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Fascination Social Media

2 minutes reading time
11-17 years
Social Media
Copyright: Thomas Trutschel/photothek.net

After waking up, many young people reach for their cell phones first thing in the morning. Who has liked my last picture? What funny videos have my friends sent? Where is the next cool party? Find out why social media is so important, especially for young people, in this article.

What is social media?

Social media or social networks are platforms that are used to network and exchange information with others via the Internet. Currently, Instagram, TikTok, Snapchat and YouTube are particularly popular with young people.
Through these channels, they can upload pictures and videos that are liked, shared and commented on by their followers. Users find out about the latest information on various topics in order to stay up to date. Trends are made or spread via social media. The platforms can usually be used free of charge via browser and/or app.

Inspiration and communication via social media

Being part of it, being able to have a say, being up to date, trying out and presenting oneself, meeting people with the same interests, trying out new things – these are all reasons for young people to use social media. They use the platforms to share insights from their private lives with friends or sometimes even strangers.

Young people in puberty are in the process of forming a personality. Through feedback on posts in social networks, they receive recognition, feel a sense of belonging, and increase their self-esteem. Influencers also help people find their identity by providing inspiration and being role models.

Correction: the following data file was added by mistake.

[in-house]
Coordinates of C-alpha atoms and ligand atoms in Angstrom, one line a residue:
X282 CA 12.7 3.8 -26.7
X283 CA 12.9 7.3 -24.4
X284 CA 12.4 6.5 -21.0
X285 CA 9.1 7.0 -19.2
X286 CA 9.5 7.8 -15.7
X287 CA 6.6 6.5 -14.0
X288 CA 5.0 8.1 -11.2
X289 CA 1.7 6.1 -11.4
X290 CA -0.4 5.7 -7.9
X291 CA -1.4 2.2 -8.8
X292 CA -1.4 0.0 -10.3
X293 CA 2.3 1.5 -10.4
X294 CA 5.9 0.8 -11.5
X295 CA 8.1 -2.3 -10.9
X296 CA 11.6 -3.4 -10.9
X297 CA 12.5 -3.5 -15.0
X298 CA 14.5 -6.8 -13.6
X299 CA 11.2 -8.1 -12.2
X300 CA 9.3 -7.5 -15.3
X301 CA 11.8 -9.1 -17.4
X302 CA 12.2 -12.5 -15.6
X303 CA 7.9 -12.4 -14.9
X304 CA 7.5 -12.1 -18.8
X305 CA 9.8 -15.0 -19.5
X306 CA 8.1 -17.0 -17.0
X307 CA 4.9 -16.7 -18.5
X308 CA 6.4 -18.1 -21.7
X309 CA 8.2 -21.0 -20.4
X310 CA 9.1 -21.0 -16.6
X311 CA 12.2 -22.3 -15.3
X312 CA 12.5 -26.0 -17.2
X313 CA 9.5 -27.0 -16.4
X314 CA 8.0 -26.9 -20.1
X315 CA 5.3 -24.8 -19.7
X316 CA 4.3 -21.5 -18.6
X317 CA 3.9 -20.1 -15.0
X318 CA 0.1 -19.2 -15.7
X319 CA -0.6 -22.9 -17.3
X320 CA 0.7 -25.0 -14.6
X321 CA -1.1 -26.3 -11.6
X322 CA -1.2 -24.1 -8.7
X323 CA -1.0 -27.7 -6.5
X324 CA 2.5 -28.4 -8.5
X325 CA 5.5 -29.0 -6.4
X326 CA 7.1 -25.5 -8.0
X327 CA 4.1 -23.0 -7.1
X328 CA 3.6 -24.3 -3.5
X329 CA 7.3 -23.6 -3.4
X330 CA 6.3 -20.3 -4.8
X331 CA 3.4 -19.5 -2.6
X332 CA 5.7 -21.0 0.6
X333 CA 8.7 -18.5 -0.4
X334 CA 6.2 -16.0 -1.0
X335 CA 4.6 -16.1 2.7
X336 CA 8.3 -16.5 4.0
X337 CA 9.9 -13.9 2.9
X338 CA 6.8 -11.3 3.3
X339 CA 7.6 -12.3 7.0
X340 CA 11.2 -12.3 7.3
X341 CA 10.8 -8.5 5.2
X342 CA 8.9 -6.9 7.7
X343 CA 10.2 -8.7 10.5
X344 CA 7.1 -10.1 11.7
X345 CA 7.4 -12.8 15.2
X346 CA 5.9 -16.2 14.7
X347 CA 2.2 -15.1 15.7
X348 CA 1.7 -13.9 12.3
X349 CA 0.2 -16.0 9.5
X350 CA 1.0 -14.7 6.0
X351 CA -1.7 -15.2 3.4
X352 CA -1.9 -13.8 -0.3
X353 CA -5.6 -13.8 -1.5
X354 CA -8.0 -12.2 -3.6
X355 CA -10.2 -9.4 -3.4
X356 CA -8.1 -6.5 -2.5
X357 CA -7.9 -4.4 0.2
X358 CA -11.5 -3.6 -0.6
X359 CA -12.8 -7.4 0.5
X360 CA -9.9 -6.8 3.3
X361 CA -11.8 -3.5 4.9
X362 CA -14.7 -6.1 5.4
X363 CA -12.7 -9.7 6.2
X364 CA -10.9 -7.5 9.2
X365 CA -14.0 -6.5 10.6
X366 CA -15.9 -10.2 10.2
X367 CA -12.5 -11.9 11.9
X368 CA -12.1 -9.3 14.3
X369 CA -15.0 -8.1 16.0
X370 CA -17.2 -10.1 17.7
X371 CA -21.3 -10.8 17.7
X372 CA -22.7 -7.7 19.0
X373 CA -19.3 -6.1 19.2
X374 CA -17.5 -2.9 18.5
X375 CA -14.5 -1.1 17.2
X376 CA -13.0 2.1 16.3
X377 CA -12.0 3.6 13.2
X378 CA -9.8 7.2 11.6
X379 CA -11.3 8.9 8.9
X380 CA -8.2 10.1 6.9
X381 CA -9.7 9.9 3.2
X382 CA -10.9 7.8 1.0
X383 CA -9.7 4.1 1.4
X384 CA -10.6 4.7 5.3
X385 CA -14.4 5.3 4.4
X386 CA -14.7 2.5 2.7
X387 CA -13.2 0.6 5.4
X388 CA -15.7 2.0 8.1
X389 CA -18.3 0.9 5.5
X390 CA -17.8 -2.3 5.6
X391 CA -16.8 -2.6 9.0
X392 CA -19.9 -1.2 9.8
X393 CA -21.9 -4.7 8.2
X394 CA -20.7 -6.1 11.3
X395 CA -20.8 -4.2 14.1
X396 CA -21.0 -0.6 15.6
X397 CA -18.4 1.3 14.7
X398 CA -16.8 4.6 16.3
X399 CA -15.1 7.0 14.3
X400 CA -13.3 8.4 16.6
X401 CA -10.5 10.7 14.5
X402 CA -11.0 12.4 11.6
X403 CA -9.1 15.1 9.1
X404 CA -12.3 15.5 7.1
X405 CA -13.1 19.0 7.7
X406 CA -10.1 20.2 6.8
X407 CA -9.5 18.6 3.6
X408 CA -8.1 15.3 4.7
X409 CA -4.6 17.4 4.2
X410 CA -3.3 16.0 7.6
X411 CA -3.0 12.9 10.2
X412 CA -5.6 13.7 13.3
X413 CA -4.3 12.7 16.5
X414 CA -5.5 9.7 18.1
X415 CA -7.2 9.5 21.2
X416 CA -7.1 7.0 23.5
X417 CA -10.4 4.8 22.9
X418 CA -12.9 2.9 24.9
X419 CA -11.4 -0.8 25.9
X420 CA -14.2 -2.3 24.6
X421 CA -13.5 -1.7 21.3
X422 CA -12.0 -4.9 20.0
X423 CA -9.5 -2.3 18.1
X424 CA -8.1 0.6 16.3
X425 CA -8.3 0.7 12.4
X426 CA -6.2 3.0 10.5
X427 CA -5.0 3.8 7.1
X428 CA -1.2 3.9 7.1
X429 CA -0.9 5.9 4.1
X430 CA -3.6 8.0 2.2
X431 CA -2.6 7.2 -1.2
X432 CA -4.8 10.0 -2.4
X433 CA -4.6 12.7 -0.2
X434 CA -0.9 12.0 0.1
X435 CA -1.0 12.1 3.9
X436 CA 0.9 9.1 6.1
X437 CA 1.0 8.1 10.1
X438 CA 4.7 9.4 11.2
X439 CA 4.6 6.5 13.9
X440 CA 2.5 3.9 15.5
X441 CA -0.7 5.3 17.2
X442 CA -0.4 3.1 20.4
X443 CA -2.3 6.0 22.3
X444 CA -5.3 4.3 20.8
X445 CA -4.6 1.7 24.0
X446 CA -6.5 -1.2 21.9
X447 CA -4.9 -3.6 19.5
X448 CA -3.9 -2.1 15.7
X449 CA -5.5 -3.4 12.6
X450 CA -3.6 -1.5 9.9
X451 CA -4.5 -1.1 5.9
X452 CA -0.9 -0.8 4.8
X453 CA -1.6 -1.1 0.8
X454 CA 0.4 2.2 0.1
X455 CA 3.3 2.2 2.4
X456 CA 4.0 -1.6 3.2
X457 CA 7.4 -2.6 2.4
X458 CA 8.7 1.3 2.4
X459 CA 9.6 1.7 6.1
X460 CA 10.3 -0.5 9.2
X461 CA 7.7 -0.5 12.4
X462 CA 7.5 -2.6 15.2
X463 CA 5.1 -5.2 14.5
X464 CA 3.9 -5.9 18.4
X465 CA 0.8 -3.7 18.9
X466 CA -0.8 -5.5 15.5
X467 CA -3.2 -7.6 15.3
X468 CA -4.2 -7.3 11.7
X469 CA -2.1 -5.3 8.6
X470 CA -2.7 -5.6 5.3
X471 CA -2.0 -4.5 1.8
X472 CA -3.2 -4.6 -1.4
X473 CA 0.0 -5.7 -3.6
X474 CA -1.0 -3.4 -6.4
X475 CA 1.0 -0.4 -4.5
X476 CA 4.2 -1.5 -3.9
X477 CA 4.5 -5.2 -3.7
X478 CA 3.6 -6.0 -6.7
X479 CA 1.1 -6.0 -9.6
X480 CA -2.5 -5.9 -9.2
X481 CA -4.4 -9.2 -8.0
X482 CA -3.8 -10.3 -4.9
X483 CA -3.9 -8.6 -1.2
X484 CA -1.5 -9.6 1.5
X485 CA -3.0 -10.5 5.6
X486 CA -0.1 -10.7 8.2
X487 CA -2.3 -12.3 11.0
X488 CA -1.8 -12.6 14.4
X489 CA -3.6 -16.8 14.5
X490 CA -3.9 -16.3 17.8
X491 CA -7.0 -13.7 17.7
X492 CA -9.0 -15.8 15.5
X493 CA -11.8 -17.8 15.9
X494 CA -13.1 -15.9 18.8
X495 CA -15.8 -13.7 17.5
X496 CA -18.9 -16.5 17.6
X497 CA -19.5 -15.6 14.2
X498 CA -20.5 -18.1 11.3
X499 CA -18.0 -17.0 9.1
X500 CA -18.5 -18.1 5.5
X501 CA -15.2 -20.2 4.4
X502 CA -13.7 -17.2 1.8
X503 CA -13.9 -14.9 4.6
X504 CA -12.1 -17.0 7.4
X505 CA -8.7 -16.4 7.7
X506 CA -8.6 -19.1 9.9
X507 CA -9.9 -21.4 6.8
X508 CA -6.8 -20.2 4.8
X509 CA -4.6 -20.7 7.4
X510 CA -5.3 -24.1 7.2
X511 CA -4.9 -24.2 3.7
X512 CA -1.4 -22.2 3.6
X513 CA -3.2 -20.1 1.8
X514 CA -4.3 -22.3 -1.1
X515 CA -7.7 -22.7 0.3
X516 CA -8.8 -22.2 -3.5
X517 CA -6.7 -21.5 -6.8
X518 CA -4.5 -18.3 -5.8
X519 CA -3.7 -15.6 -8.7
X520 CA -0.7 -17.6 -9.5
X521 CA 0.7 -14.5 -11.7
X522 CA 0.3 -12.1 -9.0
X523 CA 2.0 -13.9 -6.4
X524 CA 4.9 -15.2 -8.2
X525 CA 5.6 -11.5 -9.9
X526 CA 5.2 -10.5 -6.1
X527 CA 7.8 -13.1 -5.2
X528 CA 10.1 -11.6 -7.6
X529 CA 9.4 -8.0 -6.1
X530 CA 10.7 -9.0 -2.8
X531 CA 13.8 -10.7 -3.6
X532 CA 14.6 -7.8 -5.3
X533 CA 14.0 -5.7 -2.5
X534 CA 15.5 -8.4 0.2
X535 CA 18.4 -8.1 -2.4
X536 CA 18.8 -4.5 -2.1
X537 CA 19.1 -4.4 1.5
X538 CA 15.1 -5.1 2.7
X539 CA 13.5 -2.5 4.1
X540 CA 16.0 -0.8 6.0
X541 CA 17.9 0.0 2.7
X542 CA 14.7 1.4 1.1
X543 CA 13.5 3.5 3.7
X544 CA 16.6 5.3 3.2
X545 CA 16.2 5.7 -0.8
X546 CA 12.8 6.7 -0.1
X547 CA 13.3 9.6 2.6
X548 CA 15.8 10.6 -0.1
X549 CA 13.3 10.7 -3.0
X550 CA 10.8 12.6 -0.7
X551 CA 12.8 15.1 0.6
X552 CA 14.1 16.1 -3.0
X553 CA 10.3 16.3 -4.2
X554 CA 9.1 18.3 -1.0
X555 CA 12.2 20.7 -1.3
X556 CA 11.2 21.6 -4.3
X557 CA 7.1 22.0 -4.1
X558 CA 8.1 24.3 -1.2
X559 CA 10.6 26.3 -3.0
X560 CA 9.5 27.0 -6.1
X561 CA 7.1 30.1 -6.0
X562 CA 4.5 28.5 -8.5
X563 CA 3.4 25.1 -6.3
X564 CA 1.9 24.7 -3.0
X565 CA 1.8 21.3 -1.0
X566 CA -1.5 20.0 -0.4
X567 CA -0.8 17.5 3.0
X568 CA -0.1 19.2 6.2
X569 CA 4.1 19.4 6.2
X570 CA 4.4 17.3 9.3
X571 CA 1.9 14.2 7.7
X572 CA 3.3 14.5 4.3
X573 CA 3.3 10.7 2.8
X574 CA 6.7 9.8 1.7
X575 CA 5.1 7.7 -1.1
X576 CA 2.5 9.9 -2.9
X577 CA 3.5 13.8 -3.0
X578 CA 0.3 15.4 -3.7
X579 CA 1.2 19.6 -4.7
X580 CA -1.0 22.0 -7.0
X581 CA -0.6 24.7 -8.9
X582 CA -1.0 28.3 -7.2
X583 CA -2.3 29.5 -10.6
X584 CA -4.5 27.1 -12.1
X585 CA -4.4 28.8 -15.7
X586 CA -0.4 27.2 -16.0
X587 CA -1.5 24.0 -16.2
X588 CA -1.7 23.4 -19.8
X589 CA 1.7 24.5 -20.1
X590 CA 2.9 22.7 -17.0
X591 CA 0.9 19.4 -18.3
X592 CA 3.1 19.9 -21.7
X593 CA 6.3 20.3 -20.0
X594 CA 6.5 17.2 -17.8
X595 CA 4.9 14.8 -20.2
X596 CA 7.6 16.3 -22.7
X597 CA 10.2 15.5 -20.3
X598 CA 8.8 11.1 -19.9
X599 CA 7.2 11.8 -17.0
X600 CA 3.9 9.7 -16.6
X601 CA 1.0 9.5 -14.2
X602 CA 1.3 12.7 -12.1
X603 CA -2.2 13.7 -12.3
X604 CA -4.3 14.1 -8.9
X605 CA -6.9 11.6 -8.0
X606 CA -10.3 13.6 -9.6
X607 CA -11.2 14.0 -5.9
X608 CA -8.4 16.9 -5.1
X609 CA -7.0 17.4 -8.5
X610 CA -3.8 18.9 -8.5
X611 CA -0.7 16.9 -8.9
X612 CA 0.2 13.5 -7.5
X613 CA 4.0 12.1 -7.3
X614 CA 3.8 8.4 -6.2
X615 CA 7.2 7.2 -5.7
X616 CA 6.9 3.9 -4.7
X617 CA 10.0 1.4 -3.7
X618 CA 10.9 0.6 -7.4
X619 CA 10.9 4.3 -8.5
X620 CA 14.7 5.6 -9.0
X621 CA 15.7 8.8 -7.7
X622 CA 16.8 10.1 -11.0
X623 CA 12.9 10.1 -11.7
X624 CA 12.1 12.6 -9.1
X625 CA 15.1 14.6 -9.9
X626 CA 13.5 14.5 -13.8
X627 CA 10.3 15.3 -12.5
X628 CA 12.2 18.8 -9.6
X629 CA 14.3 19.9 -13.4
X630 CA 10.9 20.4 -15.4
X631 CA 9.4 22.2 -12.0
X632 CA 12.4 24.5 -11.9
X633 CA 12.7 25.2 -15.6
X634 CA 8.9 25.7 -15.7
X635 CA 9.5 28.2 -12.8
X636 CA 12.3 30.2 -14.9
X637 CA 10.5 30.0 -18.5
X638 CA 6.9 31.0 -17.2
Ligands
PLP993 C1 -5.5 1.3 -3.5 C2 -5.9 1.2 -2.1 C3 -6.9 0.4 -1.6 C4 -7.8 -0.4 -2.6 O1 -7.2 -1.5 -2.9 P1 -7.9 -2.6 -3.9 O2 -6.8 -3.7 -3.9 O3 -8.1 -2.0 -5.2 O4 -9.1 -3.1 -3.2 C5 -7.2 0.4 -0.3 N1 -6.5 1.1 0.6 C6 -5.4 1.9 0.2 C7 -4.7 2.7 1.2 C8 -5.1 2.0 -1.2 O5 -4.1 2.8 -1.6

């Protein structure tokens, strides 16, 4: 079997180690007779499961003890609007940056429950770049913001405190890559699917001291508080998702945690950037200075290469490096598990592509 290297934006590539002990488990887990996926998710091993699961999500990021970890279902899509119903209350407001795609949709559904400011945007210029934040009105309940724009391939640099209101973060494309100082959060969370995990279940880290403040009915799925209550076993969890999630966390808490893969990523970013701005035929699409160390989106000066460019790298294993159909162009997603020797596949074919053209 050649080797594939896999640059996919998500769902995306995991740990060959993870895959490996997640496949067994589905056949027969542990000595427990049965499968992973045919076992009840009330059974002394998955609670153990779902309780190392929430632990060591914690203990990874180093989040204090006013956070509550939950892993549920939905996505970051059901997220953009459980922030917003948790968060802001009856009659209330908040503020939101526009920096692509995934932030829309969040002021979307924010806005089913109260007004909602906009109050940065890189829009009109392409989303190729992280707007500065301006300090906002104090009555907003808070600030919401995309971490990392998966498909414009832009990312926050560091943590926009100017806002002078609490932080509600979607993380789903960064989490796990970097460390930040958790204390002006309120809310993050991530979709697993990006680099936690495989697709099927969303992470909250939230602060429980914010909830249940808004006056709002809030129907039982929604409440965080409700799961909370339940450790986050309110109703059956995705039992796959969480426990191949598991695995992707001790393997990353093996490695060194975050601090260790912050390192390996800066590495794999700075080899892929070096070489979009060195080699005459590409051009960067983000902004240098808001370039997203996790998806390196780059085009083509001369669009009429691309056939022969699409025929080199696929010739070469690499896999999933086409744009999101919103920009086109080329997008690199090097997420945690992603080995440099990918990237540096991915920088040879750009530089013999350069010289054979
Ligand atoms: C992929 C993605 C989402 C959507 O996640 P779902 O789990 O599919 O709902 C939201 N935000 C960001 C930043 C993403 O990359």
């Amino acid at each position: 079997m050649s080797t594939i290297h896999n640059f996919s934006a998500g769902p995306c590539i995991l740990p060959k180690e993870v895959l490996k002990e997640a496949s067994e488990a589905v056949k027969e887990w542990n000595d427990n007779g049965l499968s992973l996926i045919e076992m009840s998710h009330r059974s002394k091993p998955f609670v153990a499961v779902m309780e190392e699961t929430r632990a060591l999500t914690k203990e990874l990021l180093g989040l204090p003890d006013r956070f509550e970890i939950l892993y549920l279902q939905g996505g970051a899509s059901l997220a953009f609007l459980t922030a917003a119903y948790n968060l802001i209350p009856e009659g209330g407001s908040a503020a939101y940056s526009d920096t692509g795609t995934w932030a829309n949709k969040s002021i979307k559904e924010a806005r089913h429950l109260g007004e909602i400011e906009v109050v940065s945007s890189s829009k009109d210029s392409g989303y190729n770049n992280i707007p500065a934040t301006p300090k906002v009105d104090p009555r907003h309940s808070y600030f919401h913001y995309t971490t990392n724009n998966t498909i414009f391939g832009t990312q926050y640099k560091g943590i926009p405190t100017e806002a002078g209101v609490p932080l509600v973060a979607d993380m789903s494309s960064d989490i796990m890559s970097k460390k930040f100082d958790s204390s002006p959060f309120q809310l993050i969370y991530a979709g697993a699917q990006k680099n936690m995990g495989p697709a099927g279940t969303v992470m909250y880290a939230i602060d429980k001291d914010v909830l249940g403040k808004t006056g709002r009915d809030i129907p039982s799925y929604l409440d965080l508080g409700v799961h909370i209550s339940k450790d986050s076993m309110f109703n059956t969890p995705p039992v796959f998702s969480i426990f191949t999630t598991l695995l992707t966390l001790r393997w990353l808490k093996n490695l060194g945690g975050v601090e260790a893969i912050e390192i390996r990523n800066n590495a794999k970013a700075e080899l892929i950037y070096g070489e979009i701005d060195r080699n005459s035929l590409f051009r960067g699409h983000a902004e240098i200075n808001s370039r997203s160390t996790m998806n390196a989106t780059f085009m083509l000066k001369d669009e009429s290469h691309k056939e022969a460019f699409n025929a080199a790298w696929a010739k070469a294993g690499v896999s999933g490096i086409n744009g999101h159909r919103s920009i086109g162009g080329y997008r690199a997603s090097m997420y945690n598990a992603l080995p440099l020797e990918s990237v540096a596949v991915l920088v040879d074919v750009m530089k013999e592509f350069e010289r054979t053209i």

Social media channels are places where young people meet and share, and where parents don’t necessarily have insight.

Social media can put young people under pressure

Being on social media means being visible to others online. Not all young people are aware of this. You reveal things about yourself on Instagram and the like that other people – even strangers – can follow. In addition, young people are often under pressure to be permanently online so as not to miss anything. Read more about this in the article “The phenomenon FOMO – Fear of missing out“. Media self-portrayal also plays a major role here. Who gets the most likes, comments or clicks and is particularly popular? Young people compare themselves with each other and want to be like others in order not to attract negative attention. That’s part of puberty.
In addition to interacting with peers, teens can connect with strangers through social media. Their photos are commented on or they receive subscription requests from unknown people with unclear intentions. You can find out more about this in the article “Communication risks on the Net“.

What should parents pay attention to?

Because social media is an important place for young people to share and explore, it can be difficult for them to be excluded from it. Talk to your child if you have concerns about them signing up for a platform. Go through the privacy settings together so that it is safe to use. Children and teenagers also have a right to privacy, so you should not secretly check your child’s smartphone. It’s important to stay in touch and ask what it’s doing on social media. Explain to your child what the risks are and what a conscious approach to private photos, videos or other information in the online world should look like. If you openly share your concerns and remain interested, your child is more likely to turn to you for help with fears or problems than if you only issue prohibitions or unfounded assumptions.

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